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The Myths about Counselling

By: Anna Martin - Updated: 22 Sep 2012 | comments*Discuss
 
The Myths About Counselling

Although interests in self-development and self-empowerment are steadily growing there are still, unfortunately, many people who have pre-conceived ideas about what Counselling is all about, and what it can and cannot do. These myths and misconceptions are generally enough to stop someone making progress through counselling, because these ideas will influence the potential client in a negative manner. Exploring the subject of Counselling a little further is all that is required to dispel these myths.

Myth:

Only mad people need counselling

Reality:

The vast majority of people, undergoing some form of counselling, do so simply because they are experiencing difficulties and problems with situations that occur in everyday life. Stress caused by these issues can be overwhelming, and may make a person feel that they are unable to cope with the pressures of life.

This type of client seeks help from a counsellor so that they can gradually take back control of their life. Counselling can provide empowerment and can also enable a client to view their problems from a clearer perspective. Those suffering from depression and anxiety will also benefit from counselling.

Myth:

How can a stranger help?

Reality:

Most people find it easier to open up to a complete stranger, than to share their most intimate concerns, worries and problems with loved ones. Friends, family members and colleagues generally know us well enough to be able to judge and control us. A counsellor has no vested interest in your plans or life, and can therefore actively listen to whatever issues you feel you want to voice. They will listen, challenge your thinking and help you to identify possible solutions, in a safe, totally confidential environment.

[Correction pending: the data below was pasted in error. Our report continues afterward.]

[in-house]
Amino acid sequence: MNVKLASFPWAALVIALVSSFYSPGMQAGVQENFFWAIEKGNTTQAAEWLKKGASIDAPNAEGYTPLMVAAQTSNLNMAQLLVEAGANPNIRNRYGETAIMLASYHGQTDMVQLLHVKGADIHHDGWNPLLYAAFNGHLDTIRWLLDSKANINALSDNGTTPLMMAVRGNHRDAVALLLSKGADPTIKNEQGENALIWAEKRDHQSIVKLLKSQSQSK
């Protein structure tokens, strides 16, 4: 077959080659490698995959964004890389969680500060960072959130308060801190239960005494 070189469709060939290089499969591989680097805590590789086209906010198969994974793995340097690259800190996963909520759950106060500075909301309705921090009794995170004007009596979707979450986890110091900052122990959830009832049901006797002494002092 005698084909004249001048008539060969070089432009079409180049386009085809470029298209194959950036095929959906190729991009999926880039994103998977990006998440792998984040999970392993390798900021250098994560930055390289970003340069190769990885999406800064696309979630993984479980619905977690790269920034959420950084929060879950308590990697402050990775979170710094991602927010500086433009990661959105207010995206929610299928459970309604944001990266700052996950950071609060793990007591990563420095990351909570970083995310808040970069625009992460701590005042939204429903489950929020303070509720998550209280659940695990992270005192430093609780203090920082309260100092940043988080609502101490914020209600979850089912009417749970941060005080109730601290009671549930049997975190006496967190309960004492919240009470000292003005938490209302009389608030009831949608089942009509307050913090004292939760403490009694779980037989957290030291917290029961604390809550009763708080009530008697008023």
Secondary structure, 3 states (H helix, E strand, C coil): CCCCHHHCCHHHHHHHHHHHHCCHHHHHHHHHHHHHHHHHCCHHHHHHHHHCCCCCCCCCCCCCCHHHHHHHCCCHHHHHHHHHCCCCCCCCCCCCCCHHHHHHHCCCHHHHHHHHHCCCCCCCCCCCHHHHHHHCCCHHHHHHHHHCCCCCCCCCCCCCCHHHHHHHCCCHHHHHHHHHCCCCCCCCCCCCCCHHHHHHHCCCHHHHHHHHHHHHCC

Myth:

Counsellors just sit there and say nothing

Reality:

Counsellors are proactive therapists who will work with you to identify core issues and to clarify perspective. They will mentally challenge a client and encourage the individual to explore their limiting beliefs and ideas.

Myth:

Counselling takes forever

Reality:

Counselling takes as long as it needs to. You cannot put a time limit on the amount of care, thinking space and attention that a client may require. The more complex and severe the issues are, that a client is dealing with, the longer the counselling process may take. Short-term counselling, that lasts a period of weeks or months, may be sufficient for clients who are more goal-focused. Longer-term counselling however, will concentrate on the development of the client’s mental well-being and personality.

Myth:

Everyone will know you are seeing a Counsellor

Reality:

Counselling is a confidential experience shared only by the client and the counsellor. Whilst your GP will also know you are attending counselling sessions they will not know what you discuss in the counselling environment. The only people who will know you are seeing a counsellor are those people you decide to tell yourself.

Myth:

Counselling will change the person you are

Reality:

Counselling will allow you to explore core issues from your past, as you identify ways of moving forward with your life. Change is a constant thing, and a client with therefore experience a change in their thinking, from session to session. This is all positive progress that will help the client to free themselves from all the negativity they may be mentally carrying around with them.

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